Applesauce is made from cooked apples and can be flavored with added spices like cinnamon and nutmeg or sweetened with maple syrup and sugar.
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Because the main ingredient is fruit, applesauce can be a nutritious addition to most meal plans. It's associated with a host of health benefits supported by scientific research. If you're looking for a reason to add applesauce to your menu, there are a few to consider.
According to the USDA, a 1/2-cup serving of unsweetened applesauce will give you:
- Calories: 45
- Total fat: 0 g
- Saturated fat: 0 g
- Trans fat: 0 g
- Cholesterol: 0 mg
- Sodium: 0 mg
- Total carbs: 11.2 g
- Dietary fiber: 1.5 g
- Sugar: 9 g
- Protein: 0 g
- Total fat: A serving of applesauce does not have any fat.
- Carbohydrates: Carbs are the main nutrient in applesauce, with about 11 grams per serving, which is 4 percent of the recommended daily value (DV). 1.5 grams of the carbs in applesauce come from fiber.
- Protein: Applesauce does not have any protein.
Vitamins, Minerals and Other Micronutrients
- Vitamin C: 19% DV
- Potassium: 2% DV
Health Benefits of Applesauce
1. It's Rich in Antioxidants
Many fruits, including apples, are a natural source of antioxidants. Applesauce is full of antioxidants called phytochemicals. Apples are especially rich in the phytochemicals quercetin, catechin, chlorogenic acid and anthocyanin, according to the Harvard T.H. Chan School of Public Health.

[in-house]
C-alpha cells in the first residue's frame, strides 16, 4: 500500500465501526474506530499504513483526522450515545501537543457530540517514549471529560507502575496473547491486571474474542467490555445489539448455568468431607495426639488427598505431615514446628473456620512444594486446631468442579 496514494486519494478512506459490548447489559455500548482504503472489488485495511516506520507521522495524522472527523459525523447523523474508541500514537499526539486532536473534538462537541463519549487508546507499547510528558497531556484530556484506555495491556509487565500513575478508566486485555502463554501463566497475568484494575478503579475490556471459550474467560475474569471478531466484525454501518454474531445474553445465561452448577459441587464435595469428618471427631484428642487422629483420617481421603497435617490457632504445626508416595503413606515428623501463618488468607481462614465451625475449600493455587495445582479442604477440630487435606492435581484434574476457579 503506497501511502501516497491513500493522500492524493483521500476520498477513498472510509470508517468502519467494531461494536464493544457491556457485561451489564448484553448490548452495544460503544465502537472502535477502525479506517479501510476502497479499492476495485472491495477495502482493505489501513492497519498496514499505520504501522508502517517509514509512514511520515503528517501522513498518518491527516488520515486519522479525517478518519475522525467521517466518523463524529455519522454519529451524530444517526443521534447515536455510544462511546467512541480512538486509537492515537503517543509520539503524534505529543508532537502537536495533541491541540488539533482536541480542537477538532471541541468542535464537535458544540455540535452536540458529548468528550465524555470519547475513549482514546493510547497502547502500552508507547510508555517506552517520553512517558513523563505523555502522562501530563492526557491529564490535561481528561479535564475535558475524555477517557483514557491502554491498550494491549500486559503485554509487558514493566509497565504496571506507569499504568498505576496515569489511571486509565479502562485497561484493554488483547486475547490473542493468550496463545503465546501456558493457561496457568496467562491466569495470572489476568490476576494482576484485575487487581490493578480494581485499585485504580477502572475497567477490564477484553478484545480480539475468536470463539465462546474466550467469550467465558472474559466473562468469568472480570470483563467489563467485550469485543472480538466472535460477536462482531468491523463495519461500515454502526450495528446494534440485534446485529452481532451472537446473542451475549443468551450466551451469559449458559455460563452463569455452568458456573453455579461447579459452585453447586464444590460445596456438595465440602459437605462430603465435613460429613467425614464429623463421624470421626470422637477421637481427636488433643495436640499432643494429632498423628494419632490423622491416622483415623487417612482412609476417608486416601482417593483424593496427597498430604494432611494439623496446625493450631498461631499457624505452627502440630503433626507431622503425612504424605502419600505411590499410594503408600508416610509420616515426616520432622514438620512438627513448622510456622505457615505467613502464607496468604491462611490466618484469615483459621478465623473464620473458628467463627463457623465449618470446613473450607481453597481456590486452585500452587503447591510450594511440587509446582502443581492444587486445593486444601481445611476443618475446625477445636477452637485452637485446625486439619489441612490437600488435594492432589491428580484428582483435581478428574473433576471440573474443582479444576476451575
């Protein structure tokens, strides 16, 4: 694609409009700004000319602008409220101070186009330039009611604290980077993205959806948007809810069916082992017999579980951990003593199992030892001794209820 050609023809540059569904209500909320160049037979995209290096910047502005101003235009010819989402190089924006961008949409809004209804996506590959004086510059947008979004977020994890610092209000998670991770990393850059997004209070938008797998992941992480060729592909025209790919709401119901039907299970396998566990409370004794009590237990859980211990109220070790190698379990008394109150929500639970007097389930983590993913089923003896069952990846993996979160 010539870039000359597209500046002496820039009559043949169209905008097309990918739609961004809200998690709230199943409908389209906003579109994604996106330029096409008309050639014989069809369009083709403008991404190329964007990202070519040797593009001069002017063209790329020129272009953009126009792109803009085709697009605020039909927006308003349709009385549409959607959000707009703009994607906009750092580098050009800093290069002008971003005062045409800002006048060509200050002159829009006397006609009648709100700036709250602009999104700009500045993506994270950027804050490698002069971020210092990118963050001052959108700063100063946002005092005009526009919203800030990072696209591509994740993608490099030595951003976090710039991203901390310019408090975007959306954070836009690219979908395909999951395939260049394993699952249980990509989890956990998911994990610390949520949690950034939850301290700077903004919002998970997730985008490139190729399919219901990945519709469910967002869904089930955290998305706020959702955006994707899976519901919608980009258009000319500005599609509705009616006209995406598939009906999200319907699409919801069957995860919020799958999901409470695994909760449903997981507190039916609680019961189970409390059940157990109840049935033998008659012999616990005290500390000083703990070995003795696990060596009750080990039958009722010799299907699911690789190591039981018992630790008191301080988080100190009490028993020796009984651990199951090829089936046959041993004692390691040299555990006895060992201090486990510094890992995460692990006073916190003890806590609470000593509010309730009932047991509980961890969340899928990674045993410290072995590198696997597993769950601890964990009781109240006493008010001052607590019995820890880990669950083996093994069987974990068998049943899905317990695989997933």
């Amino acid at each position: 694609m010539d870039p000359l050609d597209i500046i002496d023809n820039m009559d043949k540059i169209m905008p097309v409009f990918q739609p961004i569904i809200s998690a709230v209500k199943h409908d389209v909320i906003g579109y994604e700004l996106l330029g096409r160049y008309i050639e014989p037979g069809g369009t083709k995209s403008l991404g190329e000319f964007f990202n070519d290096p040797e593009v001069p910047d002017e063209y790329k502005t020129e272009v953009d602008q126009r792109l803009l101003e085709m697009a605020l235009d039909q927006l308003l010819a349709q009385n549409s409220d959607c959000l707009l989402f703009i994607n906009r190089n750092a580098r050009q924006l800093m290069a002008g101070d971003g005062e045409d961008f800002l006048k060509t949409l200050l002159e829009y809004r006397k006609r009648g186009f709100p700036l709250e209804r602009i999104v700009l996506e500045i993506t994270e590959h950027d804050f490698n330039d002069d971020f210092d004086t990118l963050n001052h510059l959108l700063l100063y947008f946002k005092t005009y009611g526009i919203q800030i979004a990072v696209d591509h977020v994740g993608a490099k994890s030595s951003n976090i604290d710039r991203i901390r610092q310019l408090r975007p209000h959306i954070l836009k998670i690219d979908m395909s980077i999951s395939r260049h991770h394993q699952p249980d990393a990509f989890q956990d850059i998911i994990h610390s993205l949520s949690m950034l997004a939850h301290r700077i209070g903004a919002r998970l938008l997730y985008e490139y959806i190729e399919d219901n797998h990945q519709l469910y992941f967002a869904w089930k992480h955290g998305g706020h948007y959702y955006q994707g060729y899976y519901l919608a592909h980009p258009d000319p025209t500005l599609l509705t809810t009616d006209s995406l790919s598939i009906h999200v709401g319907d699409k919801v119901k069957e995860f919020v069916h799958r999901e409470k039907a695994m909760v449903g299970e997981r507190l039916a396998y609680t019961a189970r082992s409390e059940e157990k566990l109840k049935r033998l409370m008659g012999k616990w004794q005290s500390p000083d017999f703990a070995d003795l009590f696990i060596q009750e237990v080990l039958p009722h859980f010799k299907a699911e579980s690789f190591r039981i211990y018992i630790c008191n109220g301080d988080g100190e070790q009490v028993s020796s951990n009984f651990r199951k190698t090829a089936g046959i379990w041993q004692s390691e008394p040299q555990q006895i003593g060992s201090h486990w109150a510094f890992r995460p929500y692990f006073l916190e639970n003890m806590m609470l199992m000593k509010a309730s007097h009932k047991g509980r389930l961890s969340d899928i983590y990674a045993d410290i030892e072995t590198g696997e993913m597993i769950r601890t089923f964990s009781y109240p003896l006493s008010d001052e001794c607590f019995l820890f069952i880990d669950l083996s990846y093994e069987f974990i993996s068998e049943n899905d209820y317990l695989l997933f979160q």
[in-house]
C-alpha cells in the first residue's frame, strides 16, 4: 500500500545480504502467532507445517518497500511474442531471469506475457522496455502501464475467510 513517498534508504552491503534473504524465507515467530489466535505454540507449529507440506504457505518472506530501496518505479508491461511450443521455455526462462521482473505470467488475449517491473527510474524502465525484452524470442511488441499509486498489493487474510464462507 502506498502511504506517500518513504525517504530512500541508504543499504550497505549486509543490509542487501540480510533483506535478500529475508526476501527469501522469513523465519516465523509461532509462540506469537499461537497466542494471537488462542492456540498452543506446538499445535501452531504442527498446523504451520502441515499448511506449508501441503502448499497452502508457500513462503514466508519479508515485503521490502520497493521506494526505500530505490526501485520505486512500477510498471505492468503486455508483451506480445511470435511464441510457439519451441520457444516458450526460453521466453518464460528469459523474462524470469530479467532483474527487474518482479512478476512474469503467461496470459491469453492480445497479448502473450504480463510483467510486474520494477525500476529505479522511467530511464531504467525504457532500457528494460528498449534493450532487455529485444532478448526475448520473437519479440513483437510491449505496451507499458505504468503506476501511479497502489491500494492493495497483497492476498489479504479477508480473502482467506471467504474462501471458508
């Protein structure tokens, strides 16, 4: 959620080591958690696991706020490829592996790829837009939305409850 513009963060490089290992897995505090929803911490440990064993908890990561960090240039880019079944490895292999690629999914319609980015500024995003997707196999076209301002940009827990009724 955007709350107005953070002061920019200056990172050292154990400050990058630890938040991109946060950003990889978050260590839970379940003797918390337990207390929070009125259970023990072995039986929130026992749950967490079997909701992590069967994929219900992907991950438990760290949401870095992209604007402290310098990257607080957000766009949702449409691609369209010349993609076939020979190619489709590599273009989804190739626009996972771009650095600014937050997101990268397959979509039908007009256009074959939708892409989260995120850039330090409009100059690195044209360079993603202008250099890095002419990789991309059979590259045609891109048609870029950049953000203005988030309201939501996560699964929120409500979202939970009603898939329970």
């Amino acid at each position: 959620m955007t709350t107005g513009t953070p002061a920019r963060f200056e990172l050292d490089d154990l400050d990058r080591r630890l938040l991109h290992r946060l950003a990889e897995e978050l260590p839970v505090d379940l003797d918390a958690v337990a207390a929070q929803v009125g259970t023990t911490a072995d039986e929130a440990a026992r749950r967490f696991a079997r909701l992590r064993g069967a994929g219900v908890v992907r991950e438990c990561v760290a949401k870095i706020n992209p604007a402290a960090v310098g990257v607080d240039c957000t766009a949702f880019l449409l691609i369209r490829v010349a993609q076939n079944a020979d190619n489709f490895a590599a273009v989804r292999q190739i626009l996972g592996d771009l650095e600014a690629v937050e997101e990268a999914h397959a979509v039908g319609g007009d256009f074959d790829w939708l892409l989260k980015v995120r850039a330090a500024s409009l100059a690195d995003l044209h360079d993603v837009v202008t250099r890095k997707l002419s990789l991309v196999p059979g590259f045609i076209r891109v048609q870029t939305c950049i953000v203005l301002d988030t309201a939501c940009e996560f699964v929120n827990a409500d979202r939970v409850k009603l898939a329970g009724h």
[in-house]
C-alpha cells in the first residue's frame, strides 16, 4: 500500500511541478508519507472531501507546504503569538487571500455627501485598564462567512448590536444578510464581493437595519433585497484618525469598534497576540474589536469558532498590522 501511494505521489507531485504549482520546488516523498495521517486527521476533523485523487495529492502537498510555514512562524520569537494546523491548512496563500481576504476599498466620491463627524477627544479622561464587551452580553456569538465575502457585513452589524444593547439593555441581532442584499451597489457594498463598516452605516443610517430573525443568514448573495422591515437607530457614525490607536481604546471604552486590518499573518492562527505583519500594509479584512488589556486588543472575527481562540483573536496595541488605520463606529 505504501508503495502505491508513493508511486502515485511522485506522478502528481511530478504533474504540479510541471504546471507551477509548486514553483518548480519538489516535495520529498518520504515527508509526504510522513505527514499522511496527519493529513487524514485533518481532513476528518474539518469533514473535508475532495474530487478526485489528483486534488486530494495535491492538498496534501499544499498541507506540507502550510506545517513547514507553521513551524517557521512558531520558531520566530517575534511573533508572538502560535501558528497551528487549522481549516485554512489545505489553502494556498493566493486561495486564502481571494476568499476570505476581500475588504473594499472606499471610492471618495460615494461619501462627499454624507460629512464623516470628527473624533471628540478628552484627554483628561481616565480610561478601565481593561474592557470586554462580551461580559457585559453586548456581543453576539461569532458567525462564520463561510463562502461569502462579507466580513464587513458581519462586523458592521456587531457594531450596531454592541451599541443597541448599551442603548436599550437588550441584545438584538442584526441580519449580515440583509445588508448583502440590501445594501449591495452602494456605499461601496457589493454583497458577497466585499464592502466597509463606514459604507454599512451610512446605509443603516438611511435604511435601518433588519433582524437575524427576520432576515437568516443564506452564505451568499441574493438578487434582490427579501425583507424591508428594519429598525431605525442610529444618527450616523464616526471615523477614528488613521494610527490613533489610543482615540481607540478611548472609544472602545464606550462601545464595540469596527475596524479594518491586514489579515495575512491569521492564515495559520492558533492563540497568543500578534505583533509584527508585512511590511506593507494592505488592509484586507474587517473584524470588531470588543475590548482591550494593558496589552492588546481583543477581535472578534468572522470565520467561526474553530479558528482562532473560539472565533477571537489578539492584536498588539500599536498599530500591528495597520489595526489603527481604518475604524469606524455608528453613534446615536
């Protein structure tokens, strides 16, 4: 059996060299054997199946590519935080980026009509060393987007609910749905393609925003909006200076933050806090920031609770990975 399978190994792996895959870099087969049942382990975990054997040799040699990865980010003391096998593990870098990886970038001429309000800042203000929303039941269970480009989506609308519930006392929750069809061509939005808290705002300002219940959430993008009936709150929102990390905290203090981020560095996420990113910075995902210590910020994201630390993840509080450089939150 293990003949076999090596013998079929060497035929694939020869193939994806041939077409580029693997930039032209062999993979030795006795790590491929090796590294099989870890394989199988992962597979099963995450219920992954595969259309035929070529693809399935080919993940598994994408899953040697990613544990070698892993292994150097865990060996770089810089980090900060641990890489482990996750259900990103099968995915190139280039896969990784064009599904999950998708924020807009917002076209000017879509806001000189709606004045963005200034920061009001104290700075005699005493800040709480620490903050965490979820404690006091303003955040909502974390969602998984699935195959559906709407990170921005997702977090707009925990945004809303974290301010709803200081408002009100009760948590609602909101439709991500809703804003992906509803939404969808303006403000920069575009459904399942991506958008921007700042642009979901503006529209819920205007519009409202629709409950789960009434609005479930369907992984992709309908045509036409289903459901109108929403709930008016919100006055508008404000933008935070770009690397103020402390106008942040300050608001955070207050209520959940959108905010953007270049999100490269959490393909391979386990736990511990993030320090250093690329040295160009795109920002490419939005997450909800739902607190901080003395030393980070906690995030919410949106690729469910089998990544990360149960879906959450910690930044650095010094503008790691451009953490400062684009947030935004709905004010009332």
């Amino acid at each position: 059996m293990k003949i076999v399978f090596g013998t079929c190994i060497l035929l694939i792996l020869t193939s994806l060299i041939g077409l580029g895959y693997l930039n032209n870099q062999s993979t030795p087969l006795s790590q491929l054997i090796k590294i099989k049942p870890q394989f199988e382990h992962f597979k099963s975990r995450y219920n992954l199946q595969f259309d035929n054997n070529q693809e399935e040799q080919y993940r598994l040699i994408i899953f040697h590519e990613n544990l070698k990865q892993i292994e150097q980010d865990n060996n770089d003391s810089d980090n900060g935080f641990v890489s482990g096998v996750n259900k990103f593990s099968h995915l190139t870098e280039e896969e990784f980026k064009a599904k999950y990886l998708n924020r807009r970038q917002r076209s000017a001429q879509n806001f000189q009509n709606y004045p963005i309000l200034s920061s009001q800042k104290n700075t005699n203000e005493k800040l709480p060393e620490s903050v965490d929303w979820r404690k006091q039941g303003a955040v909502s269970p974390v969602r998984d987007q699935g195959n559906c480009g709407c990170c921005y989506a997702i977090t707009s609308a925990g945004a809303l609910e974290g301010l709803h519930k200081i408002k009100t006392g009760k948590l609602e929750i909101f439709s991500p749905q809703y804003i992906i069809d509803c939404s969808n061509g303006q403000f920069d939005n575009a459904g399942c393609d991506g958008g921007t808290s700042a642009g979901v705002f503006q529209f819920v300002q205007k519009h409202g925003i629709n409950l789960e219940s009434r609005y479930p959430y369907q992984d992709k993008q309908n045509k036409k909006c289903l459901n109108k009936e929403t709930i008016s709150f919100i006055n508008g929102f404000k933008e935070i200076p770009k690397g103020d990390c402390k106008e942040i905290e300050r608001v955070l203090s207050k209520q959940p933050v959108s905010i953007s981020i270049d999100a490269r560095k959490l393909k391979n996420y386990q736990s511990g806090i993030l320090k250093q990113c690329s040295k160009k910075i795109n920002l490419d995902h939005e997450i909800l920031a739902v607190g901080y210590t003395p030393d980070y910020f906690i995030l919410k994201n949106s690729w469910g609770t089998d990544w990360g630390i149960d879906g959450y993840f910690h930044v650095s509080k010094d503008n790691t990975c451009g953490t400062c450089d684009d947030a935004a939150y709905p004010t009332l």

These antioxidants are associated with a reduced risk of disease, namely cancer, heart disease, asthma and Alzheimer's disease, according to September 2011 research in Advances in Nutrition.
To get more antioxidants from your applesauce, opt for varieties made with whole, unpeeled apples. Apples without the peels have less antioxidant activity, according to May 2004 research in Nutrition Journal. You can also make your own at home to ensure it's made with the apple peel.
2. It Provides a Source of Nutrients
Like apples, applesauce is a source of many nutrients. Applesauce boasts small amounts of vitamins and minerals, including vitamin C, potassium, calcium, magnesium, phosphorus and folate, according to the University of Rochester Medical Center.
While the nutrient content in applesauce may not be significant, applesauce is a more nutritious snack option than those containing added sugars or trans fats.
Apples are a notoriously great source of dietary fiber, a nutrient in which many Americans are lacking. An estimated 95 percent of U.S. adults and children don't eat enough fiber, according to January 2017 research in the American Journal of Lifestyle Medicine.
While applesauce doesn't contain as much dietary fiber as whole apples, it does contain some fiber in each serving.
Dietary fiber is vital for healthy digestion, but its benefits go far beyond that. A healthy gut is linked to a functioning immune system, according to Harvard Health Publishing. Your digestion is responsible for breaking down nutrients so they can be used for processes like cell repair.
Apples are especially high in soluble fiber, which is linked to lower blood sugar and cholesterol levels, per the Harvard T.H. Chan School of Public Health.